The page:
Whetstone, London facts for kids

Kids Encyclopedia Facts
Whetstone
Whetstone shown within Greater London
OS grid reference TQ265935
London borough
Ceremonial county Greater London
Region
Country England
Sovereign state United Kingdom
Post town LONDON
Postcode district N20
Dialling code 020
Police Metropolitan
Fire London
Ambulance London
EU Parliament London
UK Parliament
  • Chipping Barnet
London Assembly
  • Barnet and Camden
List of places
UK
England
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The Griffin pub Whetstone
The Griffin pub with the Whetstone visible in the foreground.
The Whetstone
The Whetstone
1255 High Road, Whetstone
The Barnet council offices dominate the centre of Whetstone.

Whetstone /ˈwɛtstn/ is a place in the London Borough of Barnet, bearing the postcode N20. It is to the east of Totteridge, and these areas are known together as Totteridge & Whetstone. This combined area is the 63rd richest area in the UK, an acclamation which can be credited to Totteridge Lane, a long road home to many multi-millionaires.

The High Road, the main road in the area, is the A1000 and part of the traditional Great North Road from London to Edinburgh.

History

Whetstone originated in medieval times. It was an important staging post for coaches going north from London. There has been an inn on the site of the present Griffin pub for centuries, though the present building dates from 1928. The buildings to the left of the pub (viewed from the High Road) are late 15th century.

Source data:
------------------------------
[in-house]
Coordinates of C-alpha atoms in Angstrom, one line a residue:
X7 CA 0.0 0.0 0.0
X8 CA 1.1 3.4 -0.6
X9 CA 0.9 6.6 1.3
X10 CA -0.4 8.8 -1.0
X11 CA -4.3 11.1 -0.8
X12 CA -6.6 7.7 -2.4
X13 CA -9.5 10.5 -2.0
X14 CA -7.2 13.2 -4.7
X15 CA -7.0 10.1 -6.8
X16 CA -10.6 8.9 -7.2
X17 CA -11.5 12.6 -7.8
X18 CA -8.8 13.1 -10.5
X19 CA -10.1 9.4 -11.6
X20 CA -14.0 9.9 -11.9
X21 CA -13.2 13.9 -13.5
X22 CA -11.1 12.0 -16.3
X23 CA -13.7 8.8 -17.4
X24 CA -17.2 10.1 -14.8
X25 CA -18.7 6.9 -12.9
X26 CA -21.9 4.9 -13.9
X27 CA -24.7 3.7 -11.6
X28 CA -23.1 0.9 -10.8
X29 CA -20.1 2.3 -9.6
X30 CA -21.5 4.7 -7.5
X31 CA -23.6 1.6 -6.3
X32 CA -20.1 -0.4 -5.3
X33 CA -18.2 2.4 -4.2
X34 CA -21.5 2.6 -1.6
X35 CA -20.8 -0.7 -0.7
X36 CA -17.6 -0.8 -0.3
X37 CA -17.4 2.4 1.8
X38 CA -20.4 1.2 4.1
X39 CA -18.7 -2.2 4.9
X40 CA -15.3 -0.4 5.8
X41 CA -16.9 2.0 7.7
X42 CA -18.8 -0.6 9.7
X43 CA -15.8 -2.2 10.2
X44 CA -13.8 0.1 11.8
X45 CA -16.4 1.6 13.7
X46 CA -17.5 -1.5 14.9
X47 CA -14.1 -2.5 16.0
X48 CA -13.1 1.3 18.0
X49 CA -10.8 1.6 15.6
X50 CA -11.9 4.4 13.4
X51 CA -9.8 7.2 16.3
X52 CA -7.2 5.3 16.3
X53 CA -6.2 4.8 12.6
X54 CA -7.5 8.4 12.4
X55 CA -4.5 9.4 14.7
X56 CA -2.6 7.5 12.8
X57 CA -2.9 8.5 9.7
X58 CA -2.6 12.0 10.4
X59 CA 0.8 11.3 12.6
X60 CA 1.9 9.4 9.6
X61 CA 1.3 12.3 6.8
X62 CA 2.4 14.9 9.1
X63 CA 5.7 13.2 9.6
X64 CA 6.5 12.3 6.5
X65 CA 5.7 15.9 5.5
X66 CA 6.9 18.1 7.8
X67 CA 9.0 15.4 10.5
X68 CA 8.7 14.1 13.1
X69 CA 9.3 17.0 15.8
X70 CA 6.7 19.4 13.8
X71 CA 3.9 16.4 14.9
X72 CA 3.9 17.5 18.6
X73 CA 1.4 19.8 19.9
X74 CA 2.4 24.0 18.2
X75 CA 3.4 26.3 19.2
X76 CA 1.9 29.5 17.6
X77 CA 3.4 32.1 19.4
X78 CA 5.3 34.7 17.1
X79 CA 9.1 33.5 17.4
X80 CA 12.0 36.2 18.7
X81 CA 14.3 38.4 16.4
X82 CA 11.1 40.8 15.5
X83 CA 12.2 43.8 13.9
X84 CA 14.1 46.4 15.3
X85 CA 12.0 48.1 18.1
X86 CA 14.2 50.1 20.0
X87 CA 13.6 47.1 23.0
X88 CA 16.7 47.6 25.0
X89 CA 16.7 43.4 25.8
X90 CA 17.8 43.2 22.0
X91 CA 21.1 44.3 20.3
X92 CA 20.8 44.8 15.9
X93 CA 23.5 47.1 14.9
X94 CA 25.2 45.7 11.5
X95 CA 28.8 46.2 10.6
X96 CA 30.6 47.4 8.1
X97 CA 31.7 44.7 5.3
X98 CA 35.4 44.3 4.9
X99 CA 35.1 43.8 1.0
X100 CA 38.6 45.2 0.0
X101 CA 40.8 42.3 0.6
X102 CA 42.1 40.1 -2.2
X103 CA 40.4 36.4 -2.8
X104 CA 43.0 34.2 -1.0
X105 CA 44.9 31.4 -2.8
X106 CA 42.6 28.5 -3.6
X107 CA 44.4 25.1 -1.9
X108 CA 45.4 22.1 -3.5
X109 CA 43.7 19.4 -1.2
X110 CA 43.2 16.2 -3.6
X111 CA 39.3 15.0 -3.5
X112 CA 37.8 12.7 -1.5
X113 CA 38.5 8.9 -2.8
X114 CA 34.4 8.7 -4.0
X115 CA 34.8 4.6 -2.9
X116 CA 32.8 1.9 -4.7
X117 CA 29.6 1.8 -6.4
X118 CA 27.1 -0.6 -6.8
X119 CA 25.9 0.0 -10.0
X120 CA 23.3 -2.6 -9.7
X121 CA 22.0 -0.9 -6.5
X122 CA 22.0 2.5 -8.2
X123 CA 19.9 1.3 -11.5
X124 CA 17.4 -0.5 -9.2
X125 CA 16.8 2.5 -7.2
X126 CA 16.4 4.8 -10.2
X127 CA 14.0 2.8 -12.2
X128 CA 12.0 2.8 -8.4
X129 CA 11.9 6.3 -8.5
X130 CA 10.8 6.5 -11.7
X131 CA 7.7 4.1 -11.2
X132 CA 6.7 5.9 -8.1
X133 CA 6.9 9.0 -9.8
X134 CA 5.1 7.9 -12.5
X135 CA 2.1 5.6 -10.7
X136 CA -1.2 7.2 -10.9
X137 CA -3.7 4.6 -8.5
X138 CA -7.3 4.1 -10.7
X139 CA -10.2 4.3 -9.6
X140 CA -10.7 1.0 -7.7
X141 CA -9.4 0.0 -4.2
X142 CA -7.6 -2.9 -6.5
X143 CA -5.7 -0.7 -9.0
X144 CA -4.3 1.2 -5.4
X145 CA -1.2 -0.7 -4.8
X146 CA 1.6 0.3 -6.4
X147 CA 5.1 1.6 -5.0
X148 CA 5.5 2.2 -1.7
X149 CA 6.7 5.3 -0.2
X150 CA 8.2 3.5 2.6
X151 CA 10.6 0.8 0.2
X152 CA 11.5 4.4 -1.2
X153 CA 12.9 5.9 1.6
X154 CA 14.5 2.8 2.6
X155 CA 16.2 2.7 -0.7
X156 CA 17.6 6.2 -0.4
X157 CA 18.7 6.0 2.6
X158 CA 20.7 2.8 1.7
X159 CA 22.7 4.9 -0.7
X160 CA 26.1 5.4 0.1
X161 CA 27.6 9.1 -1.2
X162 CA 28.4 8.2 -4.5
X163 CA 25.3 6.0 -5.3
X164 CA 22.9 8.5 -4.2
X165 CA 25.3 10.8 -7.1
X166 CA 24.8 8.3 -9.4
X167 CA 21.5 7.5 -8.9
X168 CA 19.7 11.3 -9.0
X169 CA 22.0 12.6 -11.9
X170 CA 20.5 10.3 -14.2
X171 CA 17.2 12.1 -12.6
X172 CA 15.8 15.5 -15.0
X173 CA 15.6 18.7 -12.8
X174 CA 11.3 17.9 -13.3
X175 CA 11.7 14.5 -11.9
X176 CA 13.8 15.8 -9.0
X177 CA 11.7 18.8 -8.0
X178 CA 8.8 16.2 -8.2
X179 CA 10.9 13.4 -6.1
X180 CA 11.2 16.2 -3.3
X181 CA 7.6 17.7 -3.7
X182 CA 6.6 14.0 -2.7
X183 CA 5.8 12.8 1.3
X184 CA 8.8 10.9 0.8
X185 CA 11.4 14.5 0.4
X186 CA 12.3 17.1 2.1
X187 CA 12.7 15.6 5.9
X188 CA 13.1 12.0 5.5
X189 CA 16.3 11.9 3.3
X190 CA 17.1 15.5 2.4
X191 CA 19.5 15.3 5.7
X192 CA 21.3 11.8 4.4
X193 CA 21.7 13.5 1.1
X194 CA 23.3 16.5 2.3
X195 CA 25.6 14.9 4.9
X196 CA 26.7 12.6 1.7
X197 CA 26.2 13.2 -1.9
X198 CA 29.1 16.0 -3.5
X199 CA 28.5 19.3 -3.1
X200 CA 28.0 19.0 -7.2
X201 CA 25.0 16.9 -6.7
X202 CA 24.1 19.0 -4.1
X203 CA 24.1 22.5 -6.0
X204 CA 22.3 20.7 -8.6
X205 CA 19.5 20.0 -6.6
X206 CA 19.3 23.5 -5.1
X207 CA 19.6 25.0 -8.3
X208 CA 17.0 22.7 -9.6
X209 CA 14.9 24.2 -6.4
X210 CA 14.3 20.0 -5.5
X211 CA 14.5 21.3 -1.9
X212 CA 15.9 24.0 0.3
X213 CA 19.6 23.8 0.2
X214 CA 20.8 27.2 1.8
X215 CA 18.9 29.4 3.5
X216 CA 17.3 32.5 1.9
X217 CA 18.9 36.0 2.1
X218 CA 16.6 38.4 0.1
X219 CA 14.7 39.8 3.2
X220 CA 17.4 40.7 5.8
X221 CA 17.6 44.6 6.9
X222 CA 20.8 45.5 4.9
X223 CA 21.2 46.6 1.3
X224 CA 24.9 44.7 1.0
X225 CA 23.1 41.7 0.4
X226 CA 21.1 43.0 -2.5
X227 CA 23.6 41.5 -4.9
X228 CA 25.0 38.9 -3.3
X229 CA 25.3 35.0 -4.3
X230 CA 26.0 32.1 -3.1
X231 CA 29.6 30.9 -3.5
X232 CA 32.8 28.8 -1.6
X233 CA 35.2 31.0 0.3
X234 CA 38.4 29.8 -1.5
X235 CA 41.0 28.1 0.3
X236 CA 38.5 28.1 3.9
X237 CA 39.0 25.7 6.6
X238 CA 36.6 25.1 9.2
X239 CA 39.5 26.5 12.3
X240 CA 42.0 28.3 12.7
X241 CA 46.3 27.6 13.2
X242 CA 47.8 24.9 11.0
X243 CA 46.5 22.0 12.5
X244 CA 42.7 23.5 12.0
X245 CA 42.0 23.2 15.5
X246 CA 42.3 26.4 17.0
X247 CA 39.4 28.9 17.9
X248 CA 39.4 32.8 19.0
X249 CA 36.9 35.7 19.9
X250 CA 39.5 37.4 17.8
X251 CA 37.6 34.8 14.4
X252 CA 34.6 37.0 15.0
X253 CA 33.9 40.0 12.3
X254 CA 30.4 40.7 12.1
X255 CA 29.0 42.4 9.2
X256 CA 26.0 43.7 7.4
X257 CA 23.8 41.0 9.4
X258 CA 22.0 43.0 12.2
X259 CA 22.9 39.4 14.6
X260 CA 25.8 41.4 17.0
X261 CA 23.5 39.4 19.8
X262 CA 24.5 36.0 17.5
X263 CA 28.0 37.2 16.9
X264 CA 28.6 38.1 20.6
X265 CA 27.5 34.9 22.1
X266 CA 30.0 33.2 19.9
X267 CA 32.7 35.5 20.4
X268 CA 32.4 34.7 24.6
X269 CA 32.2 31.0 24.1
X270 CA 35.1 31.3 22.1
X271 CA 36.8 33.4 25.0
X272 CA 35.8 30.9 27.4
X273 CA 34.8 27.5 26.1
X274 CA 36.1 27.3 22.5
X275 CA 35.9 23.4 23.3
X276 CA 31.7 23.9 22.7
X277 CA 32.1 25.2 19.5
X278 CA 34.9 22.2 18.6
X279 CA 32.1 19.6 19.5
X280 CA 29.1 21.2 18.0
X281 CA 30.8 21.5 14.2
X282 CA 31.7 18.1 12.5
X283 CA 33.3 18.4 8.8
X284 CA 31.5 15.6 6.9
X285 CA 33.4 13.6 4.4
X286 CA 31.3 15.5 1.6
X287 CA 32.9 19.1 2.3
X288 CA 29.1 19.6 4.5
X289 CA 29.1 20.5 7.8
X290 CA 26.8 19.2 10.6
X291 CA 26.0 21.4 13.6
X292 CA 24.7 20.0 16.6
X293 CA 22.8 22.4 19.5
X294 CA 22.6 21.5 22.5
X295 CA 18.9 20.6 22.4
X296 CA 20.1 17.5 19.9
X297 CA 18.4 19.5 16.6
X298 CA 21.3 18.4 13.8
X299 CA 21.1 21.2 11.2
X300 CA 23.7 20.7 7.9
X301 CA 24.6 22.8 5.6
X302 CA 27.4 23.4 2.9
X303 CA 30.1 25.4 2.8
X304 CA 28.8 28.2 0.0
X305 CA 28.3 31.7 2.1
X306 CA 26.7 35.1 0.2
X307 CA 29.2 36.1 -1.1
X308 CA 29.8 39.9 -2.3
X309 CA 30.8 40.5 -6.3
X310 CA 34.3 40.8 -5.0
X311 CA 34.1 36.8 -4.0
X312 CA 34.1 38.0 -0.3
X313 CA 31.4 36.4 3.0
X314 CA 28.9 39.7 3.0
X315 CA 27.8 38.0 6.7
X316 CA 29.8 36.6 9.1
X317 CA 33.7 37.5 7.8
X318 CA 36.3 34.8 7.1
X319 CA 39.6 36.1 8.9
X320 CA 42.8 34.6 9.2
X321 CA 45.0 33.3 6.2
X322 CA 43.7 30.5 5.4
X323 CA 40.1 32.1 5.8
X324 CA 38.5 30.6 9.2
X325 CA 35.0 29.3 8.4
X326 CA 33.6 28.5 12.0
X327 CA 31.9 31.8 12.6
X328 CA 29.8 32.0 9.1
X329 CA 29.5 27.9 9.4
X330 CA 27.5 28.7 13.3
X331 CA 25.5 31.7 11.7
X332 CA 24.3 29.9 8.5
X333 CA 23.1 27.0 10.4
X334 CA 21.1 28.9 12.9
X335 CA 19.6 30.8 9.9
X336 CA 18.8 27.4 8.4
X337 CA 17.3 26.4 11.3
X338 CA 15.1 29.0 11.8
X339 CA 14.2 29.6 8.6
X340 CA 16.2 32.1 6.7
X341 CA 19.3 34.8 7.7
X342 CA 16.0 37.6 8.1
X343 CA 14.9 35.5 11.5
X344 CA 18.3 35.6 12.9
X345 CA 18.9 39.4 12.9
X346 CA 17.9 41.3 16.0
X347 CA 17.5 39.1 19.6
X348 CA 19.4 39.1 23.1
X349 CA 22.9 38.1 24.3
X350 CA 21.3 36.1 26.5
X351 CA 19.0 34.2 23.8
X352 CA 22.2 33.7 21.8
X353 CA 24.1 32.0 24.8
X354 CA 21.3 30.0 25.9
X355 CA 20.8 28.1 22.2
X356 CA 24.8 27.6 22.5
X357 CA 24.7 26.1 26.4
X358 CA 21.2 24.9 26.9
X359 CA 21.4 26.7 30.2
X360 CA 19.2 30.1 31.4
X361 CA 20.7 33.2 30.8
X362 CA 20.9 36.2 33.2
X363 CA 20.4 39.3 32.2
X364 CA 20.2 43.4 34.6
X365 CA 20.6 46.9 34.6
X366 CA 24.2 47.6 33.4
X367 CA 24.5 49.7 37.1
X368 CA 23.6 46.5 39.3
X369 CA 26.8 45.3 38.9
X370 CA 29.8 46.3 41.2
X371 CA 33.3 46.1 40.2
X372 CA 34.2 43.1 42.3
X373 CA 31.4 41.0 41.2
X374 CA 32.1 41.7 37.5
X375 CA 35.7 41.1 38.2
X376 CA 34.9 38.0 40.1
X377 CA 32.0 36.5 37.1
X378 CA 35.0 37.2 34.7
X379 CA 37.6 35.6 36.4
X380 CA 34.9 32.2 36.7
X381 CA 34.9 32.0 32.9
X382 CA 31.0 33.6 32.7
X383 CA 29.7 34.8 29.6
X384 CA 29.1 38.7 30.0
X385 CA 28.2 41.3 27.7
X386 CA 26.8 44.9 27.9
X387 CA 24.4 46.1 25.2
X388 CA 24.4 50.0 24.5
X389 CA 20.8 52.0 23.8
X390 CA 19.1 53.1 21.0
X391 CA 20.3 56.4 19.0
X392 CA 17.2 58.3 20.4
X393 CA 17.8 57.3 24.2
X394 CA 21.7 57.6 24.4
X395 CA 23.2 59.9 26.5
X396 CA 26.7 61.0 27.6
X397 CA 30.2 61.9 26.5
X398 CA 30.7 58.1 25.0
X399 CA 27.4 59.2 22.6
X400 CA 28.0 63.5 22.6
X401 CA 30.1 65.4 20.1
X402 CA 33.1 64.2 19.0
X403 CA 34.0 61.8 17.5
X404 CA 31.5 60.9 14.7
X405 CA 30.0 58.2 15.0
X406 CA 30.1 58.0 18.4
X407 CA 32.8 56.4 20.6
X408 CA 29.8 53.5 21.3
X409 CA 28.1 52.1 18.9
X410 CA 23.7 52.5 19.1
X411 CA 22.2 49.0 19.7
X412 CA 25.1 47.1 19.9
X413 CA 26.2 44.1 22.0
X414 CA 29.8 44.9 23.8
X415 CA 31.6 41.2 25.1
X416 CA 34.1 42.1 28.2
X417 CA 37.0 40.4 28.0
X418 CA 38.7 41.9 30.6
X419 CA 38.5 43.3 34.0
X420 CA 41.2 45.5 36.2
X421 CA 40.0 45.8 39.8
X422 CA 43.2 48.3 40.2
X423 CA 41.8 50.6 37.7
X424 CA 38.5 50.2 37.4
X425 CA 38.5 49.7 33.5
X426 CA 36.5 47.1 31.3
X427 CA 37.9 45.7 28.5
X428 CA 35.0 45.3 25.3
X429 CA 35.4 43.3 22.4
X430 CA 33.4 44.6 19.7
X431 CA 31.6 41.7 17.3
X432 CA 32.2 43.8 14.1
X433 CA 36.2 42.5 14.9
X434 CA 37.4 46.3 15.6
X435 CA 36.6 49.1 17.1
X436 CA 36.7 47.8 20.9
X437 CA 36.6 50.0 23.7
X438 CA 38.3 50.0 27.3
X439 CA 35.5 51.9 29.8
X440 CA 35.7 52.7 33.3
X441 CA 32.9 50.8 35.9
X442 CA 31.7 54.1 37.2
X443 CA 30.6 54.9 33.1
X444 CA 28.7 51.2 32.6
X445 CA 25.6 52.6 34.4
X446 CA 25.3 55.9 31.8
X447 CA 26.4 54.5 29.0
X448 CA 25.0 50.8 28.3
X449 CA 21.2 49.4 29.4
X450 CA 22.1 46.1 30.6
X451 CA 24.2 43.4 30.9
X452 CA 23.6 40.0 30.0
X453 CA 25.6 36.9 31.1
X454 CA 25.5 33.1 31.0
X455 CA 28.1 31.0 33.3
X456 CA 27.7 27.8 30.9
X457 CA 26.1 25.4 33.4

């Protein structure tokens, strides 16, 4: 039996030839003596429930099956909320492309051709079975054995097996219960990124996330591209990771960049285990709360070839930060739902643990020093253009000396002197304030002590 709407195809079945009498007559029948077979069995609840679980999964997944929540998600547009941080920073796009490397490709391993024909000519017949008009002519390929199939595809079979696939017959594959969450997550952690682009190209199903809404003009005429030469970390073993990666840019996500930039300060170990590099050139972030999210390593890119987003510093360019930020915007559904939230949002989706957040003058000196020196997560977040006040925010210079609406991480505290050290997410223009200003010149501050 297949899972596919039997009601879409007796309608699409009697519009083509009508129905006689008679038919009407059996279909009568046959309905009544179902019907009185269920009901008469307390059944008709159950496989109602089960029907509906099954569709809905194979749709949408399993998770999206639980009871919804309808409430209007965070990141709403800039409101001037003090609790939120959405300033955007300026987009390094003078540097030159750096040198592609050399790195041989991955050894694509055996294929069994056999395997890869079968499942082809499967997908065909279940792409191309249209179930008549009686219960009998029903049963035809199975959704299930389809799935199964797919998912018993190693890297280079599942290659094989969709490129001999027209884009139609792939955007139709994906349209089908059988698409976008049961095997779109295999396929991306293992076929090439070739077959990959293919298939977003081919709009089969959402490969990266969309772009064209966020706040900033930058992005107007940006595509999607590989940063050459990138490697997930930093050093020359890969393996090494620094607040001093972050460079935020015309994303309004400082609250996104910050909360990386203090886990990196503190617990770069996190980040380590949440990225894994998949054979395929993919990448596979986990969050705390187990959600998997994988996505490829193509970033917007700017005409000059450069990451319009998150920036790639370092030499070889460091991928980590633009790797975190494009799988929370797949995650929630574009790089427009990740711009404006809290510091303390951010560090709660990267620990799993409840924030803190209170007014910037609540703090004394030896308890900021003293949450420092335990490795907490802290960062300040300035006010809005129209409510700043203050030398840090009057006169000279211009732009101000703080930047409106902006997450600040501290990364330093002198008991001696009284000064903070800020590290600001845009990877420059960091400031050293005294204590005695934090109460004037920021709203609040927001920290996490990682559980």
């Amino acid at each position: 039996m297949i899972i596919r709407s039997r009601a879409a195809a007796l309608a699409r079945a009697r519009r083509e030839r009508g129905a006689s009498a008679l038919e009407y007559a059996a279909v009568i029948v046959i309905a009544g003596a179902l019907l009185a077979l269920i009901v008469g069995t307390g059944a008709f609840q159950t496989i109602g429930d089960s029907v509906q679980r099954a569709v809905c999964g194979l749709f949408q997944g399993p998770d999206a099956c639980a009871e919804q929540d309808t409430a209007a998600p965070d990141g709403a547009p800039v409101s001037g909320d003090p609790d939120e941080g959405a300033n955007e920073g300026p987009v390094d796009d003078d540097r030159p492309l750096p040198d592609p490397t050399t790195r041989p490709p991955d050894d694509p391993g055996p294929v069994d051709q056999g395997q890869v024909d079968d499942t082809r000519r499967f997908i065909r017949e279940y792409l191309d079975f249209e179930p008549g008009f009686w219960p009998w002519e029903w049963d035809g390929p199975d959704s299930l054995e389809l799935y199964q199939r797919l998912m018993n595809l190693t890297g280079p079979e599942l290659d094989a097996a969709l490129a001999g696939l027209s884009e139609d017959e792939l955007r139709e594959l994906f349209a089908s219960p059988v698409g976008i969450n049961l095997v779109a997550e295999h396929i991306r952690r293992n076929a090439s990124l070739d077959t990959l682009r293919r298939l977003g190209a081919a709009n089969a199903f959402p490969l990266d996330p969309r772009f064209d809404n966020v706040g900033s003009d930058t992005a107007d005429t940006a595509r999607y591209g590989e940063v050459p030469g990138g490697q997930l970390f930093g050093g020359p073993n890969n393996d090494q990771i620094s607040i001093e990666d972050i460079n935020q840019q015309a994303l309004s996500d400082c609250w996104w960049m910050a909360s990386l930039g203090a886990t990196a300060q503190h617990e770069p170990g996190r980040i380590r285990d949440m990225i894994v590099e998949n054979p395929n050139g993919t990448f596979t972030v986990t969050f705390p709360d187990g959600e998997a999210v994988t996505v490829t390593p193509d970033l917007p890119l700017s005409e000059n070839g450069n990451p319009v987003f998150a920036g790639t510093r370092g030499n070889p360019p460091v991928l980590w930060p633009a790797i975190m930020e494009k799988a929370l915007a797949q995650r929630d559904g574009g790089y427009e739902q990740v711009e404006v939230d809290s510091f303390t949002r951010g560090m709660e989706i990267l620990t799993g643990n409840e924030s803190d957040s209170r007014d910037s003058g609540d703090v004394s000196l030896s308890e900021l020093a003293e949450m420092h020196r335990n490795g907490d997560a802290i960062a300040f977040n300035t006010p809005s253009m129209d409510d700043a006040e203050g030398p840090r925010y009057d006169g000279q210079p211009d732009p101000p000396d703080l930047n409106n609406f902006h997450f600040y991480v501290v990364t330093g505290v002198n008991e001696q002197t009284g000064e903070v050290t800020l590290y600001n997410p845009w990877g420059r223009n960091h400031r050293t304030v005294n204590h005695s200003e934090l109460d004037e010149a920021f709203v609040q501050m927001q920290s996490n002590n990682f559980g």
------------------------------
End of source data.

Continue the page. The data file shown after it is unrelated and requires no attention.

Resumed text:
It is thought that Whetstone was named after the whetstone used to sharpen knives and other tools, a chunk of which is located on the High Road, on the pavement outside the Griffin pub (see picture). Some was used by soldiers about to fight in the Battle of Barnet.

There were early 19th century buildings opposite the Griffin pub [1] on the corner of Totteridge Lane, but they were demolished in 2001 and replaced by a new Boots the Chemist.

Russian spies

Whetstone may have been the location of a Soviet spy base. Tass, the Soviet news agency, had a radio monitoring station at The Lodge, 13 Oakleigh Park North, and the British security agencies became aware that it was being used to track its activities. According to local newspapers, the diplomatic immunity granted to the Russians was a worry for the British government since it effectively granted a licence for Tass to publish libellous newsletters without the threat of prosecution.

Despite this concern, the Soviets were subsequently granted permission to use specialist radio equipment which was then used to spy on the British. The matter was escalated to Prime Minister Clement Attlee and was discussed by senior members of the cabinet, and the Russians were eventually ordered to cease their radio monitoring operation.

Geography

Transport

Stations in the area are:


Whetstone, London Facts for Kids. Kiddle Encyclopedia.